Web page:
Type braille directly on your iPhone, iPad, or iPod touch
Your iPhone, iPad, or iPod touch supports braille entry directly on the device's screen, without the need for a physical braille keyboard.
How to enter braille on your iOS or iPadOS device's screen
You can enter braille with your iOS or iPadOS device lying flat in front of you (tabletop mode), or with the device facing away so that your fingers curl back to tap the screen (screen-away mode).
First, make sure that VoiceOver is turned on, then set the VoiceOver rotor to Braille Screen Input. If Braille Screen Input isn't in the rotor, go to Settings > Accessibility > VoiceOver > Rotor, then turn on Braille Screen Input.
Now you can enter braille characters by tapping the screen with one finger or several fingers at the same time. You can also perform these actions:
Enter a space: Swipe right with one finger.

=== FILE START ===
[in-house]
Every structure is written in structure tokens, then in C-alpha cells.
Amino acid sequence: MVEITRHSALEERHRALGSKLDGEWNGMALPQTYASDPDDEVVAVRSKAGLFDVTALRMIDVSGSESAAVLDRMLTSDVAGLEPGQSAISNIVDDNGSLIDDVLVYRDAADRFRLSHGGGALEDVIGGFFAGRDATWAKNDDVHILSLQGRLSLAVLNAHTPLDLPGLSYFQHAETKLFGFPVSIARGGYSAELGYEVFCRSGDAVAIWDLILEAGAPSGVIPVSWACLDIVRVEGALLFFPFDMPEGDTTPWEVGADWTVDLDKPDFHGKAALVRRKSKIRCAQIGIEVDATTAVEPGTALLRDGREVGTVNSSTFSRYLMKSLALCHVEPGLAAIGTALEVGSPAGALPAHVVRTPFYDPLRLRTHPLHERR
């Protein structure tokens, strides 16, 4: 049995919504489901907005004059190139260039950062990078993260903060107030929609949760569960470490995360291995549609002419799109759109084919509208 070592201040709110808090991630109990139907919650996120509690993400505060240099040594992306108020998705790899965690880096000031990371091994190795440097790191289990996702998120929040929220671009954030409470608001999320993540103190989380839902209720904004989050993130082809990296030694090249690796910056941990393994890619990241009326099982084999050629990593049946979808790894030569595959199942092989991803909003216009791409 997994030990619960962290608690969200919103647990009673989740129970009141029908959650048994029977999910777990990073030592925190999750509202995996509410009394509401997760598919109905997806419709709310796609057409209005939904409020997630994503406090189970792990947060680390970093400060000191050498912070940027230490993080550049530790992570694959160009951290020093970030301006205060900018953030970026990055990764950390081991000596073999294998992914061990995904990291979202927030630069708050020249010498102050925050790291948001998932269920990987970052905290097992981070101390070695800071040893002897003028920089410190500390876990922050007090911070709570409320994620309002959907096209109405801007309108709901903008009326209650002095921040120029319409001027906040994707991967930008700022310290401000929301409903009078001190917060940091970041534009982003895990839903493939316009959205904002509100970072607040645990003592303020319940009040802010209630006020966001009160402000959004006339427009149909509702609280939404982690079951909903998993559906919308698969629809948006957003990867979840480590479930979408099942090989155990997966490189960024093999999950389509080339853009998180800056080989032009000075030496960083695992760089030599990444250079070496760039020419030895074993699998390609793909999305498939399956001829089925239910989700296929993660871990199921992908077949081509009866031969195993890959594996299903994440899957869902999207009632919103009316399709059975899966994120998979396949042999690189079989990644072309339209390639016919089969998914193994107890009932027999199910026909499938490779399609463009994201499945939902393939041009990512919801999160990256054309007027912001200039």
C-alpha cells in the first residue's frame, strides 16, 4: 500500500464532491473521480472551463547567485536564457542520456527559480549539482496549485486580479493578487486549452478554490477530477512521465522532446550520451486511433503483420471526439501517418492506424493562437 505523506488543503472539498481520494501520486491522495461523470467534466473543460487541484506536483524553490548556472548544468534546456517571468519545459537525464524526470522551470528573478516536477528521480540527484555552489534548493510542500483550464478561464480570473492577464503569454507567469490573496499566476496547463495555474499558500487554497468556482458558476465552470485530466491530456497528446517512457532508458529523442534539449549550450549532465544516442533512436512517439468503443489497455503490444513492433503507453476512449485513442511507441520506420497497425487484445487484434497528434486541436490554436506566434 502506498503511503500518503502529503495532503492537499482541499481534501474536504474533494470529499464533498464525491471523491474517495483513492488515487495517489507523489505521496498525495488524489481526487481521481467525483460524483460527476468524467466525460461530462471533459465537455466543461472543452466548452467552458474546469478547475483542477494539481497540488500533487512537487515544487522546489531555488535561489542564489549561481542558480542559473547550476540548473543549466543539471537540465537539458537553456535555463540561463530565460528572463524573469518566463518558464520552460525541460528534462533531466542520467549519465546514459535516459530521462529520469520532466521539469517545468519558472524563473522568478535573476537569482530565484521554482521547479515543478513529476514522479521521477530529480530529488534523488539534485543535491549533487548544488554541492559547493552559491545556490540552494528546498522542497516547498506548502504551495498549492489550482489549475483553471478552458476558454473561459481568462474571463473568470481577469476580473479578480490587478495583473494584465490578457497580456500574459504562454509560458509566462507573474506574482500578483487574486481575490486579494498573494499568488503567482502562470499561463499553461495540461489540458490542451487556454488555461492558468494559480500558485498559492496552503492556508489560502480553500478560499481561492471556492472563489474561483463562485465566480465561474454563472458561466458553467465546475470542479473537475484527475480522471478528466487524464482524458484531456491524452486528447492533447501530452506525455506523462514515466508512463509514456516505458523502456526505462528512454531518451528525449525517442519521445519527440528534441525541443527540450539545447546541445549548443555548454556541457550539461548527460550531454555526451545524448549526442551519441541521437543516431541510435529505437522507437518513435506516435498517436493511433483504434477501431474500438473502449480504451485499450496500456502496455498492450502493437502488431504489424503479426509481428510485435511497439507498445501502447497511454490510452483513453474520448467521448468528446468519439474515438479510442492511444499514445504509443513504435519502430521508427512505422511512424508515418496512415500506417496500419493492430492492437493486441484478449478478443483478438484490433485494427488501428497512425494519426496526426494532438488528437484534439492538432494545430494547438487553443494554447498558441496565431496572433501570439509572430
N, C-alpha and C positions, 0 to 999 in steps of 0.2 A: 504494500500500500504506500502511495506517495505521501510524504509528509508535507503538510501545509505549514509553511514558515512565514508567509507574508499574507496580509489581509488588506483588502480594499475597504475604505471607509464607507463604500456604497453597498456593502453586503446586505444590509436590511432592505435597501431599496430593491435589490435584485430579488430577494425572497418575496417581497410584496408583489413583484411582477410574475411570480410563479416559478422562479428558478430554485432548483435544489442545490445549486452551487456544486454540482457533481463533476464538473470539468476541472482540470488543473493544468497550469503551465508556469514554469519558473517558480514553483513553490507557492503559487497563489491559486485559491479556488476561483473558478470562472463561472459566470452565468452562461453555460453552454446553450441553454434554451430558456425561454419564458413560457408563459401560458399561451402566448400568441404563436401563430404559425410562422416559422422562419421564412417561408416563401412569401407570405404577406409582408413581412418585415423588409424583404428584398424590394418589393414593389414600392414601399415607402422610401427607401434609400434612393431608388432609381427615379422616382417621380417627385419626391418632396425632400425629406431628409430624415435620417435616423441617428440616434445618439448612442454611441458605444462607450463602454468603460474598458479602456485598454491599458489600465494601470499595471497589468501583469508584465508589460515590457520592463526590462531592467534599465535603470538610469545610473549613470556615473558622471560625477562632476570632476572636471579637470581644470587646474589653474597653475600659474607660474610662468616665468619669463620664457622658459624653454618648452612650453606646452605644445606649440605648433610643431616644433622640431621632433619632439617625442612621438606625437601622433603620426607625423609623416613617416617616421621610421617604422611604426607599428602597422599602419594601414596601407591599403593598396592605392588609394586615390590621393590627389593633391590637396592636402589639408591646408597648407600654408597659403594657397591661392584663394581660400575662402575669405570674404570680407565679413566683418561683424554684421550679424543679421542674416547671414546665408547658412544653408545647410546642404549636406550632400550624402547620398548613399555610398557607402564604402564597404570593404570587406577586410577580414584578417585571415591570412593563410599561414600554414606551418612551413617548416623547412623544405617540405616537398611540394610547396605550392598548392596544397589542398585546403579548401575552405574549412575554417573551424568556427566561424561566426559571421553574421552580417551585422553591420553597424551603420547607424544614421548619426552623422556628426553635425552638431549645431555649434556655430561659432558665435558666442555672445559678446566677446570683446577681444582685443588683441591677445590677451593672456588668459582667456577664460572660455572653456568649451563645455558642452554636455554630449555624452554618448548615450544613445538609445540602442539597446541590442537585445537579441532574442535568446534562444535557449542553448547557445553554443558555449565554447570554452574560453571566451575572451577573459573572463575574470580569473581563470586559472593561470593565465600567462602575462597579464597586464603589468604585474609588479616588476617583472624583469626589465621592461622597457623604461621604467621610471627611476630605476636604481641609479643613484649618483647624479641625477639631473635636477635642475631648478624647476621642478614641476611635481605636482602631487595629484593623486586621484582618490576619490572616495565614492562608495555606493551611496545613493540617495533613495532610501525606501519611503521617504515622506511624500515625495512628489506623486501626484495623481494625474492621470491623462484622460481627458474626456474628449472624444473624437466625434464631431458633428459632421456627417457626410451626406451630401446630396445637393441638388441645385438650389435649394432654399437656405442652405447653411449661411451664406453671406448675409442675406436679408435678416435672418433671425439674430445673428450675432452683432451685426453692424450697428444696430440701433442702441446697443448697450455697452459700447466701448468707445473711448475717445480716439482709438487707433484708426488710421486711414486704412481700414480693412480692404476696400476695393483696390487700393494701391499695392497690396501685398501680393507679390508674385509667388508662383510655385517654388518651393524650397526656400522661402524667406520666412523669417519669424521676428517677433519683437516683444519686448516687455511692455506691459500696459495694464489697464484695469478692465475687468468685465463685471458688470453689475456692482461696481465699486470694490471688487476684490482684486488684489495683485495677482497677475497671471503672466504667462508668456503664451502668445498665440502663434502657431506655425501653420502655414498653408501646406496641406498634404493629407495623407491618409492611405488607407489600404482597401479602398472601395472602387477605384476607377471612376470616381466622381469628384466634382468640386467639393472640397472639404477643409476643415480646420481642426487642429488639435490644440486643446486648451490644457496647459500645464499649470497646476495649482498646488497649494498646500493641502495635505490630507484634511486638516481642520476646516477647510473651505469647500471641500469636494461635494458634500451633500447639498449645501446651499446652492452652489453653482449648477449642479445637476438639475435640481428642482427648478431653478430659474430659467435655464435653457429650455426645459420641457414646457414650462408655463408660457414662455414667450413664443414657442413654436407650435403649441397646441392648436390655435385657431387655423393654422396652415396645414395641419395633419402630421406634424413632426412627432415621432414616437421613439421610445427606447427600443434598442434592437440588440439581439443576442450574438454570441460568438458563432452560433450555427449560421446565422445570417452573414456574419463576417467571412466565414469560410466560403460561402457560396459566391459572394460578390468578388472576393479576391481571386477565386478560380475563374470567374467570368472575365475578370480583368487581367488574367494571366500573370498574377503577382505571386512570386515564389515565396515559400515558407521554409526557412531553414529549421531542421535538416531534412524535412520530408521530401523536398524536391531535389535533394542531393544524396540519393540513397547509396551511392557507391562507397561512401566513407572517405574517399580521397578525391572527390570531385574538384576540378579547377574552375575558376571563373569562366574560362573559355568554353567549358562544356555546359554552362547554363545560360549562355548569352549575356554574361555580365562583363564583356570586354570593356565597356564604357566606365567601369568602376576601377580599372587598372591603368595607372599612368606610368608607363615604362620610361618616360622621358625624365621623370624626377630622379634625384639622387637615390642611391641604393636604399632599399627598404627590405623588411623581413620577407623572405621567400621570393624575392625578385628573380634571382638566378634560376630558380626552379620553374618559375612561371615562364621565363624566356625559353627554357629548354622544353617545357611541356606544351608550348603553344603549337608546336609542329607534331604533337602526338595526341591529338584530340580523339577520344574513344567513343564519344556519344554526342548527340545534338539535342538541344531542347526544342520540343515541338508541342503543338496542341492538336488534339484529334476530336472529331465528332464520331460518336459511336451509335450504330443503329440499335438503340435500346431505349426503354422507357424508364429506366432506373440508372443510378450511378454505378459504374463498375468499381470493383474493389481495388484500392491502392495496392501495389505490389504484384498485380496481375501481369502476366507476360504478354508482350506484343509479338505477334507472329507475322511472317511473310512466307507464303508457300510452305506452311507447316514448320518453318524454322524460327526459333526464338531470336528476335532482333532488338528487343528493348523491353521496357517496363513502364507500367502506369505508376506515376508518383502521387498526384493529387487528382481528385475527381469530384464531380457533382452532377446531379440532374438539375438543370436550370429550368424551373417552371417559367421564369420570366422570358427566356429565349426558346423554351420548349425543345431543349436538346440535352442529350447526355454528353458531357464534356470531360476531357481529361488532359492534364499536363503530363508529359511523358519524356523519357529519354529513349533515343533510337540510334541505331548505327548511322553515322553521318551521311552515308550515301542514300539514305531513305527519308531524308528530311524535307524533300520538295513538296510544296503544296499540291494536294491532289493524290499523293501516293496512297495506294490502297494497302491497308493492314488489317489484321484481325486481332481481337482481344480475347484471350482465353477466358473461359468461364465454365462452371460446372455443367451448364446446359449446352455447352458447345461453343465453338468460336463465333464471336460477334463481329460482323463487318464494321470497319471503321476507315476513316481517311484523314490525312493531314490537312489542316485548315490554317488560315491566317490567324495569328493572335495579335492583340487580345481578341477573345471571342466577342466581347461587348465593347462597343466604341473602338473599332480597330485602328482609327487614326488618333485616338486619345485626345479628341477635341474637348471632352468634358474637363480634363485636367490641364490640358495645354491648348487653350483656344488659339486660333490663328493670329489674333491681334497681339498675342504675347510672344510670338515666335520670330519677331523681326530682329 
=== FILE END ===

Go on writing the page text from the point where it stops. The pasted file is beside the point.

Delete the previous character: Swipe left with one finger.
Move to a new line: Swipe right with two fingers.
Cycle through spelling suggestions: Swipe up or down with one finger.
Enter a carriage return, or send a message: Swipe up with three fingers.
Switch between six-dot braille and contracted braille: Swipe right with three fingers.
Translate immediately (when contractions are enabled): Swipe down with two fingers.
Switch to the next keyboard: Swipe up with two fingers.
To exit Braille Screen Input, do a two-finger scrub or adjust the rotor to another setting.
To have your iPad read dots aloud, tap and hold the dots, then release the dots when you hear the timer tones and announcement.
Adjust entry dot positions
On iPhone, tap and release all three dot positions on the right, then tap and release three dot positions on the left hand. On iPad, double-tap all dot positions at same time. VoiceOver announces that the dots' positions have been recalibrated.
Change Braille Screen Input settings
Go to Settings > Accessibility > VoiceOver > Braille > Braille Screen Input to make six-dot or contracted braille the default or to reverse the dot positions for six-dot and eight-dot braille.